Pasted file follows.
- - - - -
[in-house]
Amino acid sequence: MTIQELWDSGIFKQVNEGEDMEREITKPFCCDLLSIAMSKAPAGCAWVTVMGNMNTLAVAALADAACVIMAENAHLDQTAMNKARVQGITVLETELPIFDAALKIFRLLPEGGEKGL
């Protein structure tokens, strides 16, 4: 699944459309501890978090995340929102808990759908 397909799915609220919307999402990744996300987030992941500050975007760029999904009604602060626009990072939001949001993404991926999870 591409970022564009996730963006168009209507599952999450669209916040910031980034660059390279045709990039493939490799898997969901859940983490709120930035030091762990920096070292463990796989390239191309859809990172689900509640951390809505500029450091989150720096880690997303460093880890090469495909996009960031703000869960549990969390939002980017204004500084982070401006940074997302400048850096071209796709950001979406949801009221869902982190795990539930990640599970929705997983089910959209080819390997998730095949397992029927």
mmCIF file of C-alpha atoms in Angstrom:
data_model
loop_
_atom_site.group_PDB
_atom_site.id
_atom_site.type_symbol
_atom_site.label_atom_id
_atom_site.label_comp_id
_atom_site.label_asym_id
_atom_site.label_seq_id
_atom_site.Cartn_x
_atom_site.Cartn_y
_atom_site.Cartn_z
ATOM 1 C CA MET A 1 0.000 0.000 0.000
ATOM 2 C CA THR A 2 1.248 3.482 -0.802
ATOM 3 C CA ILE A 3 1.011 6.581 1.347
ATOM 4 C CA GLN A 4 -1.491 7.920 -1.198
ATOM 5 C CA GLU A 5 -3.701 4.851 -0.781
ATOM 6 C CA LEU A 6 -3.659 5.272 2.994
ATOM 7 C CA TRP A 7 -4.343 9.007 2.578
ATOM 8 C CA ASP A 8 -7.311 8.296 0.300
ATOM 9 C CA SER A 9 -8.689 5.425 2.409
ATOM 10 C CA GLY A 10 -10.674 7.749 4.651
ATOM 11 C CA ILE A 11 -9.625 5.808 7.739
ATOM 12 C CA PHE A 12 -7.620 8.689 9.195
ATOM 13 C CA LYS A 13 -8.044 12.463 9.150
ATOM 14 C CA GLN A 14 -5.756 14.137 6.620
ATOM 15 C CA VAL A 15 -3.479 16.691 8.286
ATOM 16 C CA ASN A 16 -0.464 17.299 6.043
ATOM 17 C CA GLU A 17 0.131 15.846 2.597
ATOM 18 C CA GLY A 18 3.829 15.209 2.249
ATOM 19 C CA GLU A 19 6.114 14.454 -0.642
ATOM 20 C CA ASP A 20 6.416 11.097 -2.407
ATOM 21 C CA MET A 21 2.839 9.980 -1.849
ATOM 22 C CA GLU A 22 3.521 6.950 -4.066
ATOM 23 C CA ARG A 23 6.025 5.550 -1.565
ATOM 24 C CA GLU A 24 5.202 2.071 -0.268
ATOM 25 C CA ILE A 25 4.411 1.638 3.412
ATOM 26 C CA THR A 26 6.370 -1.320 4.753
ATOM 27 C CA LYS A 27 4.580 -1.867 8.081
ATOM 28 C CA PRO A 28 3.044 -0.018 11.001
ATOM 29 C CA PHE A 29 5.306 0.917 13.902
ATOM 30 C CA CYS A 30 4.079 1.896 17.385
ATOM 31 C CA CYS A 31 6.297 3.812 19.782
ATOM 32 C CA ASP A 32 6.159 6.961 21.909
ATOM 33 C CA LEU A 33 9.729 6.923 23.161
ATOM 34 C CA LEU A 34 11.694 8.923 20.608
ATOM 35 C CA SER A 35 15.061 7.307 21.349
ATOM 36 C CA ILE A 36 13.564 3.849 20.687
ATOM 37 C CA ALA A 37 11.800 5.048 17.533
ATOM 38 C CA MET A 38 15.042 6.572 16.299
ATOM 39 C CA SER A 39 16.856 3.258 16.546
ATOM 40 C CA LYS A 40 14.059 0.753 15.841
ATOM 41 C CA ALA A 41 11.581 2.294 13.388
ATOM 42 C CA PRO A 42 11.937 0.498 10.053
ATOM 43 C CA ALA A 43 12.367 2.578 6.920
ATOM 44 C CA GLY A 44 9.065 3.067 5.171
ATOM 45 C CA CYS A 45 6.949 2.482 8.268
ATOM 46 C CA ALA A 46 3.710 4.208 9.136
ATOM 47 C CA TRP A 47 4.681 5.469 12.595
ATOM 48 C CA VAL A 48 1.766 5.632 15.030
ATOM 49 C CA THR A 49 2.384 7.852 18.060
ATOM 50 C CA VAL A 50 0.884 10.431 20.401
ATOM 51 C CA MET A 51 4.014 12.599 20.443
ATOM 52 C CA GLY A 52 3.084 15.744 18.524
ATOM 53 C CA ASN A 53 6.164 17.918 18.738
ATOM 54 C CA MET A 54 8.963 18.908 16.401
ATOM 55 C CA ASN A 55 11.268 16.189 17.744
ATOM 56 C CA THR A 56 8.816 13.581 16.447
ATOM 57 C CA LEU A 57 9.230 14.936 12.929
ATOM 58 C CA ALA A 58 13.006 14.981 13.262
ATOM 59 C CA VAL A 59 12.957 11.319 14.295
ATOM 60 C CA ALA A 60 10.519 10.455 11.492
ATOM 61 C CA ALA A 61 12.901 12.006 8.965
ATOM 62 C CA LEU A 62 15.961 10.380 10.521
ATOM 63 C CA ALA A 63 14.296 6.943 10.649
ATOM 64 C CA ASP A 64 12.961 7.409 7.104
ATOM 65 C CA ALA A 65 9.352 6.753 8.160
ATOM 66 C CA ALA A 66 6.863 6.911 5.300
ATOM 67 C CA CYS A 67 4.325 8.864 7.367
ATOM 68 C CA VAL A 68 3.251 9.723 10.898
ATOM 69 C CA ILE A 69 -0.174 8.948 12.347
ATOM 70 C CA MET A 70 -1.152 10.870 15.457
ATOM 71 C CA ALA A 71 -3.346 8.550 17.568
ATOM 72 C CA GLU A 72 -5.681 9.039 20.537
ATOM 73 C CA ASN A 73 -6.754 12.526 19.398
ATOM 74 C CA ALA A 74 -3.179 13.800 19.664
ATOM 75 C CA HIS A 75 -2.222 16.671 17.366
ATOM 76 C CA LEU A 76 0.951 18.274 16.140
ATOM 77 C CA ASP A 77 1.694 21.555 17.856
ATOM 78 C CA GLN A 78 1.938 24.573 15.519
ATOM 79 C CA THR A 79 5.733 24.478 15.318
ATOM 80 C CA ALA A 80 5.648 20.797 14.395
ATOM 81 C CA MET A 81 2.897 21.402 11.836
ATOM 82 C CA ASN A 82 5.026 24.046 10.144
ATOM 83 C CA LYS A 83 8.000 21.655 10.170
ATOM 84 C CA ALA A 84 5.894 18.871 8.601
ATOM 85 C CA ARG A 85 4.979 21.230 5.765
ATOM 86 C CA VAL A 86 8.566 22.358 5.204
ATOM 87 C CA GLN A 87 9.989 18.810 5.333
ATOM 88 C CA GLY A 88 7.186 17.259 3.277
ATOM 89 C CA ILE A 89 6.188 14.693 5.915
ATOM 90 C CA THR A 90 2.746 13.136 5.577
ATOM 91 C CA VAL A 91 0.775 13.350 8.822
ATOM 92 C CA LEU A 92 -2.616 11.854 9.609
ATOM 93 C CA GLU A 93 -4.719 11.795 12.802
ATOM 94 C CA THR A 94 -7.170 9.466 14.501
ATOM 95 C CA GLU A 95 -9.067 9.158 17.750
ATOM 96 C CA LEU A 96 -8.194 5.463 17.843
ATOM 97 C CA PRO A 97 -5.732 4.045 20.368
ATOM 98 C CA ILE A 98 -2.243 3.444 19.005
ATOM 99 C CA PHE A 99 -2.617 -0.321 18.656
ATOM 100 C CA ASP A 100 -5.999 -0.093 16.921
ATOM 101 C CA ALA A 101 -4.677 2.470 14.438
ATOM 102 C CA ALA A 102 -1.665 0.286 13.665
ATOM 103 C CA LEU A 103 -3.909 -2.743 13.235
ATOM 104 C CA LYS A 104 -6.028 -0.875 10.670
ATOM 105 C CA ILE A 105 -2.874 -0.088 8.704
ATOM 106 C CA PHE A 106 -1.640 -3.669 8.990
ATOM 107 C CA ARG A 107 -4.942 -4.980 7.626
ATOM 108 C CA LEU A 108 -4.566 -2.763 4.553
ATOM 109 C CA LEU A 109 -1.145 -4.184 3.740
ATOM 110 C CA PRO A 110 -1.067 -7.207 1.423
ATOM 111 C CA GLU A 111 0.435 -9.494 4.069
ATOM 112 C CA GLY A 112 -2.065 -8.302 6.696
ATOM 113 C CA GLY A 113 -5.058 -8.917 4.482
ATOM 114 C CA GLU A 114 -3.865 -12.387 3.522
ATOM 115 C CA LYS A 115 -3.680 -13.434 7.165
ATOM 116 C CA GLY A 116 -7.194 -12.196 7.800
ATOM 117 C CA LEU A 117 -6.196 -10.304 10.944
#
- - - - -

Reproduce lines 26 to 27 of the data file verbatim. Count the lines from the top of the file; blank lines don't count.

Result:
ATOM 10 C CA GLY A 10 -10.674 7.749 4.651
ATOM 11 C CA ILE A 11 -9.625 5.808 7.739